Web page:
This one is on a topic that I thought would be of particular interest to everyone on a regular basis. It's about how to handle groceries and delivery bags.
It's written by Joseph G. Allen, who is an assistant professor of exposure and assessment science, and director of the Healthy Buildings Program at Harvard University’s T.H. Chan School of Public Health. He not only gives strong and easy suggestions on how to deal with the issue, but makes clear up front: "The risk is low." And then adds why, adding, "Let me explain."
He writes --
"First, disease transmission from inanimate surfaces is real, so I don’t want to minimize that. It’s something we have known for a long time; as early as the 1500s, infected surfaces were thought of as “seeds of disease,” able to transfer disease from one person to another. In that NEJM study [New England Journal of Medicine], here's the finding that is grabbing headlines. The coronavirus that causes covid-19 "was detectable...up to four hours on copper, up to 24 hours on cardboard and up to two to three days on plastic and stainless steel."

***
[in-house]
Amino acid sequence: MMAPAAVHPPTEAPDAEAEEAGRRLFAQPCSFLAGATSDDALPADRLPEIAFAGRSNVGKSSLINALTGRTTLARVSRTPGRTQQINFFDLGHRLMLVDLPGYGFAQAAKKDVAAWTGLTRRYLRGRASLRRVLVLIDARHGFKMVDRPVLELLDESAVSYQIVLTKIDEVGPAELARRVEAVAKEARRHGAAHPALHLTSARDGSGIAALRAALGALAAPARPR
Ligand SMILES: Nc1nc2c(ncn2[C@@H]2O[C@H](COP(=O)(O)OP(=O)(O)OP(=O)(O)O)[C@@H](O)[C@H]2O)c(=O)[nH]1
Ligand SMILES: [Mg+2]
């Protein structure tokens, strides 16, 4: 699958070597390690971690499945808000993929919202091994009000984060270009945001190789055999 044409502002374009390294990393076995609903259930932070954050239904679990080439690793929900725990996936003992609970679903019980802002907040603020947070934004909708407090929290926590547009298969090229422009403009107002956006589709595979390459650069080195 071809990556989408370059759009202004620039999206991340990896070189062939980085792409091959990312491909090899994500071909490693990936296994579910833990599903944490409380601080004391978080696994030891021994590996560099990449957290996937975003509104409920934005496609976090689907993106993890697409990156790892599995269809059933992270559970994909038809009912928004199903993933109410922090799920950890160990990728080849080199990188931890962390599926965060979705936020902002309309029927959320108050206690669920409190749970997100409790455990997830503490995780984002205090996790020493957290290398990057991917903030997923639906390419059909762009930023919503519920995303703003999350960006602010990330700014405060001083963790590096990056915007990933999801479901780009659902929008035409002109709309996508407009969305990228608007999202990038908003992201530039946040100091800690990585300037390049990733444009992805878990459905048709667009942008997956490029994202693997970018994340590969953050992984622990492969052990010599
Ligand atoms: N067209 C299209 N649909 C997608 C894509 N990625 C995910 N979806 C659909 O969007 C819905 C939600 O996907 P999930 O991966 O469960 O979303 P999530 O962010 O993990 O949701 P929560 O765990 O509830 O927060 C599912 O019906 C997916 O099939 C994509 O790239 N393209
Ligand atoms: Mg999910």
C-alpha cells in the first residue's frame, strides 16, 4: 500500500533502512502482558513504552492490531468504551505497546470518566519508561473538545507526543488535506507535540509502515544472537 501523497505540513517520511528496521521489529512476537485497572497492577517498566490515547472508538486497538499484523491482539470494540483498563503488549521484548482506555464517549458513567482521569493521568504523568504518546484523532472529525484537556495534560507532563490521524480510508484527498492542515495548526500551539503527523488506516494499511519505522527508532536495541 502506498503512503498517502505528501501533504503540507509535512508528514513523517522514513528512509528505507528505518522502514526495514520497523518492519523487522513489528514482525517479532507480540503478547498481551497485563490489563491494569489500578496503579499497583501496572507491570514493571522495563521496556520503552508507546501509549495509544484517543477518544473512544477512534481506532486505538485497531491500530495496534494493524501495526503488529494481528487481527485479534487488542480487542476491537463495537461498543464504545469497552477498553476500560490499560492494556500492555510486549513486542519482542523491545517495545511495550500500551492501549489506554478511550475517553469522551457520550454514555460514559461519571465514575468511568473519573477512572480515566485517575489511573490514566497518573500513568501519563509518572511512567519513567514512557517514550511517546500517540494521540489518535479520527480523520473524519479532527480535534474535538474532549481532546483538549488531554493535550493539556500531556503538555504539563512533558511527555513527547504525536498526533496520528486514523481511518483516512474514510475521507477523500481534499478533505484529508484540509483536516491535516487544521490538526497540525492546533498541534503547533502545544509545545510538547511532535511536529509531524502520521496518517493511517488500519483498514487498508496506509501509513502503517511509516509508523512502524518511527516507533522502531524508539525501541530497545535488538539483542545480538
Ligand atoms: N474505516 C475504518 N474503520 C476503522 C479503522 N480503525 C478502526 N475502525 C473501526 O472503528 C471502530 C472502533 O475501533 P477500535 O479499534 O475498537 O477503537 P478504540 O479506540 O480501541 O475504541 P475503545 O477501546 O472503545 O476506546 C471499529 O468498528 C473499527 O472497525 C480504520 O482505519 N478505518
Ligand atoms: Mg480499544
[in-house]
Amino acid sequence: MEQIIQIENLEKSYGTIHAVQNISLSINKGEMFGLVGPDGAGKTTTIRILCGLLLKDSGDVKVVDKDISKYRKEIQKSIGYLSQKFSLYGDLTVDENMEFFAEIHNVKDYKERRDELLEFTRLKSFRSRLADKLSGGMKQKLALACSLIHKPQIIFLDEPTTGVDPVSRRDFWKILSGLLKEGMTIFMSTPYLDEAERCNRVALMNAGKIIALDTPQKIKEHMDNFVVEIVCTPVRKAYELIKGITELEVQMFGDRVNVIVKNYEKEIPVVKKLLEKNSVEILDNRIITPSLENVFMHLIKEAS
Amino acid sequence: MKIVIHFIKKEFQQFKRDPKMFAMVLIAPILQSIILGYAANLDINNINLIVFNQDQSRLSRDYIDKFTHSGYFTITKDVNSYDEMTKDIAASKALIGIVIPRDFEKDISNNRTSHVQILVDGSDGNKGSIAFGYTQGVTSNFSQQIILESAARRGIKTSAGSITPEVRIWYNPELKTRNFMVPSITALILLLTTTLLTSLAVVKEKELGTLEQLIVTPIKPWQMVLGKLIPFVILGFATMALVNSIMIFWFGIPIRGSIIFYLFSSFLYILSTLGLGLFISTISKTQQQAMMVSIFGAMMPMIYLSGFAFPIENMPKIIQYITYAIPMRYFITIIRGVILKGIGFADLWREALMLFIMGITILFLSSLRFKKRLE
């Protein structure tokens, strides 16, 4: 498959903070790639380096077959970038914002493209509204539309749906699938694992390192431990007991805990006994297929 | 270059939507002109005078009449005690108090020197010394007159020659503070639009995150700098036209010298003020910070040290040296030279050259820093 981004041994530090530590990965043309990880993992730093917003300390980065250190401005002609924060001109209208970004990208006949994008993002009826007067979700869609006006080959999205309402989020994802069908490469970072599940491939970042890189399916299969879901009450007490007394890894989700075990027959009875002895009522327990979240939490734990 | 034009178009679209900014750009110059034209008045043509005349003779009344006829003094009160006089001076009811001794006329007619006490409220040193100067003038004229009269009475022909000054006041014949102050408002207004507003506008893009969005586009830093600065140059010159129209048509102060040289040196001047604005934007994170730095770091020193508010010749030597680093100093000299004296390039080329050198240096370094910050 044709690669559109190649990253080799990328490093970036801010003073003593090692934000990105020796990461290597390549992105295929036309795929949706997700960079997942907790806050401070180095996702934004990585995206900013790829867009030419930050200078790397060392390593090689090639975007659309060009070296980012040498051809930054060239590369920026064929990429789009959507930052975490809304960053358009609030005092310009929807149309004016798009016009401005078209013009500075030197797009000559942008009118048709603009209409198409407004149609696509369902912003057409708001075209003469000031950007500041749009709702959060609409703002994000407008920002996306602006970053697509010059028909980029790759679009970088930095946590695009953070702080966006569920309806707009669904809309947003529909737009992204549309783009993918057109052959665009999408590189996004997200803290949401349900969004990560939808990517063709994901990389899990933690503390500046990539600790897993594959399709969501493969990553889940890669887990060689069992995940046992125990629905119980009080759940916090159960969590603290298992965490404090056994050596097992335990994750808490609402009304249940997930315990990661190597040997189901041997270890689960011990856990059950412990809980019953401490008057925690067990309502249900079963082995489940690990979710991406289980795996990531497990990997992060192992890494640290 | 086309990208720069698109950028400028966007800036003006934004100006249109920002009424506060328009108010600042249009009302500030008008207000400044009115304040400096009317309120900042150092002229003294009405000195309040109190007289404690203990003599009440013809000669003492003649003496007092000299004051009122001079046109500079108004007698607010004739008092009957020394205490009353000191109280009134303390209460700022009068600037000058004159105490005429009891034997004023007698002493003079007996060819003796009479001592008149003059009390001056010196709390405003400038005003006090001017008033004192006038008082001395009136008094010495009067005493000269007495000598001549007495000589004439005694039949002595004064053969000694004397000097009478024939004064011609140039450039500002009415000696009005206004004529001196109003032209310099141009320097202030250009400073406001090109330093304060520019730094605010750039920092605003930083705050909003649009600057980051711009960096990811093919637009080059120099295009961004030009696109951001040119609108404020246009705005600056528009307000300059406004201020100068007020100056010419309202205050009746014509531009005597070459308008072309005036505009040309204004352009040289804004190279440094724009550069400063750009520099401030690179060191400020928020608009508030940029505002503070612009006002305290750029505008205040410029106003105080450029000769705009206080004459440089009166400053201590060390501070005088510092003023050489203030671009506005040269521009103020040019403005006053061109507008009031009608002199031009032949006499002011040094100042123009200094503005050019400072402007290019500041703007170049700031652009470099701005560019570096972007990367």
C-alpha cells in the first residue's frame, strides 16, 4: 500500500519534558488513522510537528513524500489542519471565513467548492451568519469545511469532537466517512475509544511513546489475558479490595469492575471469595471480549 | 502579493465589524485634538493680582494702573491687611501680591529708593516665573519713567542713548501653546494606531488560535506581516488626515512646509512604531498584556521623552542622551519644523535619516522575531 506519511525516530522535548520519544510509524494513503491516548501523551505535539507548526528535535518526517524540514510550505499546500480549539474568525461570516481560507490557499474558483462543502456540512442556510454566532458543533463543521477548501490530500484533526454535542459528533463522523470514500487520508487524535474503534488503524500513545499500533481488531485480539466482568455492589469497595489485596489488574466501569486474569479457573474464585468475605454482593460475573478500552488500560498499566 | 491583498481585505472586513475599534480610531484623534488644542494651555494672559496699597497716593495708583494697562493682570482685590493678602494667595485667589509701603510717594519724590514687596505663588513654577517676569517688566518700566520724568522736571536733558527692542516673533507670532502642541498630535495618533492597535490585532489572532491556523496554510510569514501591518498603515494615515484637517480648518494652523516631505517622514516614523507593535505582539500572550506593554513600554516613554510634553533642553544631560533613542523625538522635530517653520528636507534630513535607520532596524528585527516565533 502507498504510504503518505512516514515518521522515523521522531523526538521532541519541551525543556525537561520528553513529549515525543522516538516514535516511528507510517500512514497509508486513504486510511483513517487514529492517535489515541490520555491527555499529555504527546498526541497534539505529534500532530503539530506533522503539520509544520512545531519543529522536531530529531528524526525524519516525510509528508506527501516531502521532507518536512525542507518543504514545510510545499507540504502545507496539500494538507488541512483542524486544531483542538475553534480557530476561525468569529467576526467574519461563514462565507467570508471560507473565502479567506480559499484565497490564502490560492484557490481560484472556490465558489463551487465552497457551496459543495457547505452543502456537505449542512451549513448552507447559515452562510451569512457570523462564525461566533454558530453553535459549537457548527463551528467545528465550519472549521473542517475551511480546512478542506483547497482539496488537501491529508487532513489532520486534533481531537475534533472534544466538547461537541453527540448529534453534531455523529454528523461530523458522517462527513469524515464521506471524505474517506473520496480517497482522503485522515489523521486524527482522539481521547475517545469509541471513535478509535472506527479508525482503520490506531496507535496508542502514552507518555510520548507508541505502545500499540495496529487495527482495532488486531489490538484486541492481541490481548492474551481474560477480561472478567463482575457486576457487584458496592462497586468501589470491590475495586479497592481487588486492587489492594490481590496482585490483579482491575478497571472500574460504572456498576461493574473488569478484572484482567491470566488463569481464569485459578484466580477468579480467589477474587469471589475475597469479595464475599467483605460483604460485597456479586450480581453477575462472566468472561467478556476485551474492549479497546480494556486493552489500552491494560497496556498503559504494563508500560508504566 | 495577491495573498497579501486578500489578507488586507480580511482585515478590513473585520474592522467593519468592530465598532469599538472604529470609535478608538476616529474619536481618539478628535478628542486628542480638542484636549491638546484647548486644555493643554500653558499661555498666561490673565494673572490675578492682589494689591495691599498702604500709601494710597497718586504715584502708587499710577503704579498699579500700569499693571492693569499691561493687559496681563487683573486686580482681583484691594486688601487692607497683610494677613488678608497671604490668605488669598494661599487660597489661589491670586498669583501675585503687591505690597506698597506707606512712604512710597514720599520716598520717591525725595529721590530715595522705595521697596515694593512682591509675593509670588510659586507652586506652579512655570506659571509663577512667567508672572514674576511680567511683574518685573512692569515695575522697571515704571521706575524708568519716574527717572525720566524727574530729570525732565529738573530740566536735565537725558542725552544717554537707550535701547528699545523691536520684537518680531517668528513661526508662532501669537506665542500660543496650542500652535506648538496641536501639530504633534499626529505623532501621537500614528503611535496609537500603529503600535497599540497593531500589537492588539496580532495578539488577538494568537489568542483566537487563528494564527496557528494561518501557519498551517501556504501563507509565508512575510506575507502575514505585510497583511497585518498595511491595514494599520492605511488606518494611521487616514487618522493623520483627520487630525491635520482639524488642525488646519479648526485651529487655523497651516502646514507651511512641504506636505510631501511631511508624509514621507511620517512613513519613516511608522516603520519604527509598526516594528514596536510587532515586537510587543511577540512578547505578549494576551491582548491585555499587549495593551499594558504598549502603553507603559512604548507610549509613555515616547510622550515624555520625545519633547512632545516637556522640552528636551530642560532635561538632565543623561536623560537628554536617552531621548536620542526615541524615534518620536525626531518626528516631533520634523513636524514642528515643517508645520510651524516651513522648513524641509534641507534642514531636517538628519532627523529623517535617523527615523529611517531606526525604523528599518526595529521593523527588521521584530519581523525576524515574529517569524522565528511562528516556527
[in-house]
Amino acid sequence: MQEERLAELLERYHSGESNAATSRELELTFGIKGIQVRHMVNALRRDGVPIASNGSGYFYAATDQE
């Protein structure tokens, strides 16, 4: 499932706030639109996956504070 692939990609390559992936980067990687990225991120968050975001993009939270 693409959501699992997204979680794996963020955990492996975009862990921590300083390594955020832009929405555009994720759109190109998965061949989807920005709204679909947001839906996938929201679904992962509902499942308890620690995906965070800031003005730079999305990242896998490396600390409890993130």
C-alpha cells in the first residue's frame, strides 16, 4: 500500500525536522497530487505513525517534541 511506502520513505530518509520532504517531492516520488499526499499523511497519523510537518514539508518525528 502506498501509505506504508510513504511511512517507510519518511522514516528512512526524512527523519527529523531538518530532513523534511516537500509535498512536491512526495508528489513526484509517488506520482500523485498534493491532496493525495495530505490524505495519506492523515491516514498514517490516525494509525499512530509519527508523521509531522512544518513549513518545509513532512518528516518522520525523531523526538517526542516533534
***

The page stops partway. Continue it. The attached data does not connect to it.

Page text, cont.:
The key word here is "detectable."
Yes, the virus can be detected on some surfaces for up to a day, but the reality is that the levels drop off quickly. For example, the article shows that the virus’s half-life on stainless steel and plastic was 5.6 hours and 6.8 hours, respectively. (Half-life is how long it takes the viral concentration to decrease by half, then half of that half, and so on until it’s gone.)
You can read the full article here.